Hurricane Irene Path: Dangerously Approaching Category 4, NHC’s Latest Predictions.
map tracing the route of the hurricane Irene. NHC/handout.

Hurricane Irene, the first hurricane of the 2011 Atlantic season, battered the Bahamas Wednesday night and is expected to gather power as it moves on the North Carolina coast and threatens the densely populated U.S. Northeast by the weekend.

Mandatory evacuation orders for parts of North Carolina's Outer Banks are expected Thursday morning as state emergency officials prepare for the storm's arrival.

Tourists are being asked to exit Dare County, including Manteo, Nags Head, Duck and Kitty Hawk, while residents have for now been told they can stay but should prepare.

Hyde County, also in the Outer Banks, had a mandatory evacuation for all visitors and a voluntary evacuation for residents Wednesday, but emergency officials warned residents will get mandatory evacuation orders from 5 a.m. Thursday.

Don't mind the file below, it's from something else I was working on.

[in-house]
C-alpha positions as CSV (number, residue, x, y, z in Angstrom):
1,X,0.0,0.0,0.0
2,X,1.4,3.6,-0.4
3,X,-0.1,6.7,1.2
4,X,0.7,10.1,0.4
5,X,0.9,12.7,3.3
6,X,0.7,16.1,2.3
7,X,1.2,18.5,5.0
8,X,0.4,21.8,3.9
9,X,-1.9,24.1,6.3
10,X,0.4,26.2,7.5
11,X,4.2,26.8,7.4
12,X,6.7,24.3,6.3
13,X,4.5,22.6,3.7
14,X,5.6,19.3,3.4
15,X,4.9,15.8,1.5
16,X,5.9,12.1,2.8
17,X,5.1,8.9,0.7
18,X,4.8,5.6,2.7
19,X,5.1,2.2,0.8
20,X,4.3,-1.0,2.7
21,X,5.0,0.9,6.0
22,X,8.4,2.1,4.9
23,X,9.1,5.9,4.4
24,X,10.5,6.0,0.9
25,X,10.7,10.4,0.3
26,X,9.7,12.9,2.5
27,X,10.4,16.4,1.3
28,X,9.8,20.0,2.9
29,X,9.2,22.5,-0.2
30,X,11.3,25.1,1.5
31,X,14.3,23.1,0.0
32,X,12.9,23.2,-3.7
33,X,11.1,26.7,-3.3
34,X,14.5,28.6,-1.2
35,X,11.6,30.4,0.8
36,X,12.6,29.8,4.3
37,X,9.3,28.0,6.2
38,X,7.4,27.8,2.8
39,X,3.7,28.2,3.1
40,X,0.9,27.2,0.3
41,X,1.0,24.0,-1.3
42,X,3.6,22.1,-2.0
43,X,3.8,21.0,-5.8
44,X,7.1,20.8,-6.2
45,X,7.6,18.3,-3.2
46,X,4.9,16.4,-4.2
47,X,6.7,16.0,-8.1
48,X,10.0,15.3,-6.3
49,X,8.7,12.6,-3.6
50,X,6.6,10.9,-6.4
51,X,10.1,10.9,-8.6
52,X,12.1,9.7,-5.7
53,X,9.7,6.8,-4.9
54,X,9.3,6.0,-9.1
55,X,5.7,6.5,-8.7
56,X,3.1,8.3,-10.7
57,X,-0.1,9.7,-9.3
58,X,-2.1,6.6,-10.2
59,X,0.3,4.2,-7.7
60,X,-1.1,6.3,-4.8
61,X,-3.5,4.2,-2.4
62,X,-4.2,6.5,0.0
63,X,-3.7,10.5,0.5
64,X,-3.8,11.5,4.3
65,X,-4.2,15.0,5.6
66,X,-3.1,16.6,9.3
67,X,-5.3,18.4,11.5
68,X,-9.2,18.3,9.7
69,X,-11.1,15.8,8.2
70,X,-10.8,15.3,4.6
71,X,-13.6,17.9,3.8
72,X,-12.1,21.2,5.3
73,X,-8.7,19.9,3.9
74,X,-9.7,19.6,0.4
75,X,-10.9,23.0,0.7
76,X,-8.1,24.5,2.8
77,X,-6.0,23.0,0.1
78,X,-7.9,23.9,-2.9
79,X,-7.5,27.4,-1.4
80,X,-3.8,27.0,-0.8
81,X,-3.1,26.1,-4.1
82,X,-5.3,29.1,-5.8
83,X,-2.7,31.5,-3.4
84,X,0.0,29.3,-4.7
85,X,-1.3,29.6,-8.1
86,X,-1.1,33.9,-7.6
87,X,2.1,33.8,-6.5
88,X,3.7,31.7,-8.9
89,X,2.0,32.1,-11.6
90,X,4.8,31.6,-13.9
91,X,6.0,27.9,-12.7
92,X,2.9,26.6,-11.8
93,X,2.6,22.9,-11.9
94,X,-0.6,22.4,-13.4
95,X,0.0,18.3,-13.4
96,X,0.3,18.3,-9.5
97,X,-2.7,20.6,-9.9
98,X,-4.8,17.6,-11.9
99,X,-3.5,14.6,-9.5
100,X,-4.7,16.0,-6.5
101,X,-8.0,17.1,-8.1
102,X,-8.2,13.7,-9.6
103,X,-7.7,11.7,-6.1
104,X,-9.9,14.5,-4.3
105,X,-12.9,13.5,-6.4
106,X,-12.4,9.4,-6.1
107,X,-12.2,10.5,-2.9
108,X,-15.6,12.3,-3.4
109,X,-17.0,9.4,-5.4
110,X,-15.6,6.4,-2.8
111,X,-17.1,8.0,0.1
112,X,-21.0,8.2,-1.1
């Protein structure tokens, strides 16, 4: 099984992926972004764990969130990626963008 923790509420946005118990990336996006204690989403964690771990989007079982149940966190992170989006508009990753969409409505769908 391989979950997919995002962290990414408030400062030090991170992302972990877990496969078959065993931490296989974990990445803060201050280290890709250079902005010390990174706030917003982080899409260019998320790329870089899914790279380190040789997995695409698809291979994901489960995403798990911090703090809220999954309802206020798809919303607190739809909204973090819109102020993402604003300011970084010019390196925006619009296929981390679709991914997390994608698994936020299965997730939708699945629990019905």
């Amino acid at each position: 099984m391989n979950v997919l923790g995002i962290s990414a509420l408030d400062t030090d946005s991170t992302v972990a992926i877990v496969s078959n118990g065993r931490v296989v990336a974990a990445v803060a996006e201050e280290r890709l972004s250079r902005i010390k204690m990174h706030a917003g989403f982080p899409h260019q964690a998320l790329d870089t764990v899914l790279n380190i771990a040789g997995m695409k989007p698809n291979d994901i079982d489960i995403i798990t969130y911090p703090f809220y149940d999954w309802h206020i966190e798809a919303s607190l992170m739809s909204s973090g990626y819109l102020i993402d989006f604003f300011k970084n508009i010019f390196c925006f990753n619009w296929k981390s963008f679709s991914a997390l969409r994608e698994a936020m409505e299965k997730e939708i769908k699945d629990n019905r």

Irene hit the central Bahamas early Thursday, battering the islands with winds of up to 150 mph, rain and a dangerous storm surge, the U.S. National Hurricane Center said, forcing tourists to flee while major cruise lines cancelled Bahamas stops.

A significant amount of rain is expected in Quebec on Sunday or Monday, the Canadian Hurricane Centre's Chris Fogarty said.

"The exact center of the storm may actually stay pretty close to the coastline during the day on Saturday and then become a big threat for New England and perhaps Long Island on Sunday," said Bill Read, director of the U.S. hurricane center.

At least one person died when Irene hit Puerto Rico this week, bringing torrential rains and leading President Barack Obama to declare an emergency in the U.S. Caribbean territory.

New York Gov. Andrew Cuomo said Wednesday he had ordered the state's Office of Emergency Management to prepare for Irene's impact.

"We're not paying attention just to the eye of the storm. We're looking at how wide it is, how large it is," Laura Southard, a spokesperson for the Virginia Emergency Management Department, said.